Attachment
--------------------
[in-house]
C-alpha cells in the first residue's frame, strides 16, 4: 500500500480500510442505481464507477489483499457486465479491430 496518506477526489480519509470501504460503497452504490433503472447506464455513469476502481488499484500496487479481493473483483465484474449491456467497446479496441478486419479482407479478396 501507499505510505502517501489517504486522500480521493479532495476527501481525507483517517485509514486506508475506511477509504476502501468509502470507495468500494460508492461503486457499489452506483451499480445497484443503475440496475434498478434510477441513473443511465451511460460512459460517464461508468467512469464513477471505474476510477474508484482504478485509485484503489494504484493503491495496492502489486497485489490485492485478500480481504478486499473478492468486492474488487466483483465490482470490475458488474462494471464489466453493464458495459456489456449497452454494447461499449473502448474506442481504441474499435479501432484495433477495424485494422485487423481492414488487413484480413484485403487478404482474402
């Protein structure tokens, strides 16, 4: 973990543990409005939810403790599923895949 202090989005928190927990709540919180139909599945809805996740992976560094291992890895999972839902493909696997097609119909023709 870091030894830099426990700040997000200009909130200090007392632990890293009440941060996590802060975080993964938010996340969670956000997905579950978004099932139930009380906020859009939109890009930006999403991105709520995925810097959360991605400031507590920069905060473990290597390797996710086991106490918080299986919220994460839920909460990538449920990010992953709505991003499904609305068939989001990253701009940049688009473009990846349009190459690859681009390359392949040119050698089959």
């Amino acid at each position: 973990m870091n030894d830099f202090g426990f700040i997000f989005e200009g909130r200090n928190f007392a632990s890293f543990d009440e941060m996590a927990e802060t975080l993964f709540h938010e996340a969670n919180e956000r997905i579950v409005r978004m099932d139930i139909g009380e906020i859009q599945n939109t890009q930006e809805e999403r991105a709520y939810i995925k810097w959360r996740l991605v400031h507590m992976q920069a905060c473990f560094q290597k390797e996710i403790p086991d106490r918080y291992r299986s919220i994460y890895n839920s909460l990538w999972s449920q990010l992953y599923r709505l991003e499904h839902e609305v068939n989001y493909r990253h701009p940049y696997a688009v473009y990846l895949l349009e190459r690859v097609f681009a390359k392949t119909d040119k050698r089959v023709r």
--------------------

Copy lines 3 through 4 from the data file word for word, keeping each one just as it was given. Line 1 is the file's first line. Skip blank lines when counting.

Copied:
């Protein structure tokens, strides 16, 4: 973990543990409005939810403790599923895949 202090989005928190927990709540919180139909599945809805996740992976560094291992890895999972839902493909696997097609119909023709 870091030894830099426990700040997000200009909130200090007392632990890293009440941060996590802060975080993964938010996340969670956000997905579950978004099932139930009380906020859009939109890009930006999403991105709520995925810097959360991605400031507590920069905060473990290597390797996710086991106490918080299986919220994460839920909460990538449920990010992953709505991003499904609305068939989001990253701009940049688009473009990846349009190459690859681009390359392949040119050698089959």
């Amino acid at each position: 973990m870091n030894d830099f202090g426990f700040i997000f989005e200009g909130r200090n928190f007392a632990s890293f543990d009440e941060m996590a927990e802060t975080l993964f709540h938010e996340a969670n919180e956000r997905i579950v409005r978004m099932d139930i139909g009380e906020i859009q599945n939109t890009q930006e809805e999403r991105a709520y939810i995925k810097w959360r996740l991605v400031h507590m992976q920069a905060c473990f560094q290597k390797e996710i403790p086991d106490r918080y291992r299986s919220i994460y890895n839920s909460l990538w999972s449920q990010l992953y599923r709505l991003e499904h839902e609305v068939n989001y493909r990253h701009p940049y696997a688009v473009y990846l895949l349009e190459r690859v097609f681009a390359k392949t119909d040119k050698r089959v023709r």